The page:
A European Union consultation is ongoing on a draft Directive that would make permanent the provision in the EU VAT Directive that requires all member states to levy a minimum standard VAT rate of at least 15 percent.
In the absence of the measure, the temporary restriction would be repealed as from January 1, 2018, enabling member states to potentially lower their value-added tax rates to any level.
A news report by Tax-News.com stated that the restriction was intended to prevent aggressive tax competition between states in the area of value-added tax.
Currently, the lowest rate of value-added tax in the EU is Luxembourg’s 17 percent. The country increased its rate from 15 percent after the January 1, 2015, change to EU VAT place of supply rules for broadcasting, telecommunication, and electronic services to the location of the consumer, in a move also intended to prevent aggressive tax competition between states for companies selling electronic services to consumers in other member states.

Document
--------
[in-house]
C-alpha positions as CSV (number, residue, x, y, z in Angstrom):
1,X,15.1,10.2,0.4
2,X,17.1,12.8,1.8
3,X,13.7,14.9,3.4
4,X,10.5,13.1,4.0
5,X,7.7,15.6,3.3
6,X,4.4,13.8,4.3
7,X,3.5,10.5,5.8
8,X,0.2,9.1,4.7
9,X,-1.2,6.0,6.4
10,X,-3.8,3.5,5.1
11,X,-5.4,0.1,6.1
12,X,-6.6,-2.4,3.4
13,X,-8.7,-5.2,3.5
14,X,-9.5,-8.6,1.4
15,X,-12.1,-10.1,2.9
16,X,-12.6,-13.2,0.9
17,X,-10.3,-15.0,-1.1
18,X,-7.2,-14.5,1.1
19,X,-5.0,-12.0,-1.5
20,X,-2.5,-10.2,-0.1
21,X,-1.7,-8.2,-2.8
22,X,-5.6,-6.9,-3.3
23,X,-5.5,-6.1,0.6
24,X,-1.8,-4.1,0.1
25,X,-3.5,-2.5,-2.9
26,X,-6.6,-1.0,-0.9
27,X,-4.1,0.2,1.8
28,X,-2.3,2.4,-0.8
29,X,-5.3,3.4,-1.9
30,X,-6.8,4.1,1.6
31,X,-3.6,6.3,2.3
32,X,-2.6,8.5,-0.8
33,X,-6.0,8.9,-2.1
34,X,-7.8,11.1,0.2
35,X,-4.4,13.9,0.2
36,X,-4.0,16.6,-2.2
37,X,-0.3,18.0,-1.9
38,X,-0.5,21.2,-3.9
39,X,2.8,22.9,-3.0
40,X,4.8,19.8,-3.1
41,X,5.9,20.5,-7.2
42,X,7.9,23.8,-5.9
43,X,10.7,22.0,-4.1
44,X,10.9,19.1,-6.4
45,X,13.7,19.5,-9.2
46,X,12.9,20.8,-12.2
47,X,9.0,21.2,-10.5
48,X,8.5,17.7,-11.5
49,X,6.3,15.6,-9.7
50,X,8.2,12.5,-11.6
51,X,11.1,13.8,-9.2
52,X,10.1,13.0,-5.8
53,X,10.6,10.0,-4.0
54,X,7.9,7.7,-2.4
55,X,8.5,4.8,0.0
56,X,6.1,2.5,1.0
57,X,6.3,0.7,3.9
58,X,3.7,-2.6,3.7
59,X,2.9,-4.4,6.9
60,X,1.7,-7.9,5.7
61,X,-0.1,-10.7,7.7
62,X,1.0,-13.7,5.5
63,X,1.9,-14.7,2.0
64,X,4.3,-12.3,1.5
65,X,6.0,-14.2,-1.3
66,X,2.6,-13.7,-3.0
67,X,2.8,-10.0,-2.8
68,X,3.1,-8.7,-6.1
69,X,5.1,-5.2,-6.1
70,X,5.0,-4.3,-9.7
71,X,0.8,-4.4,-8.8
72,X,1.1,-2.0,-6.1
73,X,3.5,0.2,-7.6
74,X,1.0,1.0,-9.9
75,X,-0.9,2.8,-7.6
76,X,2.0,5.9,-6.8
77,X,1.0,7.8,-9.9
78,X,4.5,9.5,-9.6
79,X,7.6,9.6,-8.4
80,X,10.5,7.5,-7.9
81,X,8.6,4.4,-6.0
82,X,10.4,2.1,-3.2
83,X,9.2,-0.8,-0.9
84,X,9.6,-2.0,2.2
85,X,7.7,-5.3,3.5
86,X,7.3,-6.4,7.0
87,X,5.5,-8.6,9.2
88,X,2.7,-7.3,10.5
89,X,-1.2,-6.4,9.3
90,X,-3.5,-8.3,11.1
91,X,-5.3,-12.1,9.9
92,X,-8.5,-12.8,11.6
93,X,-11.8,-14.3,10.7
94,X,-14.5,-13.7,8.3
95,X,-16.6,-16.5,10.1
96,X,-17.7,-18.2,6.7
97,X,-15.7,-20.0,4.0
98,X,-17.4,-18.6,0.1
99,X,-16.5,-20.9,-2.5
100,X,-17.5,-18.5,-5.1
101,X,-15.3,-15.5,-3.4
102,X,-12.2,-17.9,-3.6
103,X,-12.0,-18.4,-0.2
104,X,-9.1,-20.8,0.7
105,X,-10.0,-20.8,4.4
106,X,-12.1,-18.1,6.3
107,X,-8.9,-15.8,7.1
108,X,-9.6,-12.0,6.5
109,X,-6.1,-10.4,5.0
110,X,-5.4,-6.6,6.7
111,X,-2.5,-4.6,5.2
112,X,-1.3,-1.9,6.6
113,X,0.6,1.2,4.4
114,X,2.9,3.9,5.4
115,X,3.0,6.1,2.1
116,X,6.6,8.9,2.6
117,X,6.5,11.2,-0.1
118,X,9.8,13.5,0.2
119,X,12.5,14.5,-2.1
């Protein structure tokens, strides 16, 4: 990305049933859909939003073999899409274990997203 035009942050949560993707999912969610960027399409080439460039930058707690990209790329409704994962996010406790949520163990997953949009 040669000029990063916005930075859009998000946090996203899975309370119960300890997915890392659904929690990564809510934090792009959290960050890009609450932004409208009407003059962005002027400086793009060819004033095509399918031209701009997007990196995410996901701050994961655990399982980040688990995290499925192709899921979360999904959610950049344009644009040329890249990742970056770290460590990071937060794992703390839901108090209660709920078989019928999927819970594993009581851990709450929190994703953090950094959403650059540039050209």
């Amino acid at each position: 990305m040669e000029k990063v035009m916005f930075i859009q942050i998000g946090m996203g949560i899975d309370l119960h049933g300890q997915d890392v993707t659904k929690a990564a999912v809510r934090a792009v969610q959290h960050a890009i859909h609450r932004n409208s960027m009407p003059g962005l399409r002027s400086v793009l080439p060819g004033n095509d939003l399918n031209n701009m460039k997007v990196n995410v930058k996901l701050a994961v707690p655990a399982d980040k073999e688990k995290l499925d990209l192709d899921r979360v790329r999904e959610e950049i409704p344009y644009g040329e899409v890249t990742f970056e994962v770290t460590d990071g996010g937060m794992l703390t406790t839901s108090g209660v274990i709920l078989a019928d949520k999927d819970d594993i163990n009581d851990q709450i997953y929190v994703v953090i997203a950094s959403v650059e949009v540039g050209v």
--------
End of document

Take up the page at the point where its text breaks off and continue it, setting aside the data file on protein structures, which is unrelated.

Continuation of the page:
According to the news report, the consultation, which will run until February 13, 2018, covers the proposal for a Council Directive amending Directive 2006/112/EC on the common system of VAT with regard to the obligation to respect a minimum standard rate as set out in Article 97.
The news medium reported further that the latest proposal to make permanent the restriction, first established temporarily in 1996 and extended regularly since, comes amid a wider review intended to relax restrictions on member states’ ability to set their own rates of value-added tax on different goods and services.
“That work is part of the development a definitive VAT regime for the European Union centered on taxation in the location of the consumer. The Commission has said it is appropriate as part of that process to set a permanent minimum rate of 15 percent for member states’ VAT regimes”, the online medium added.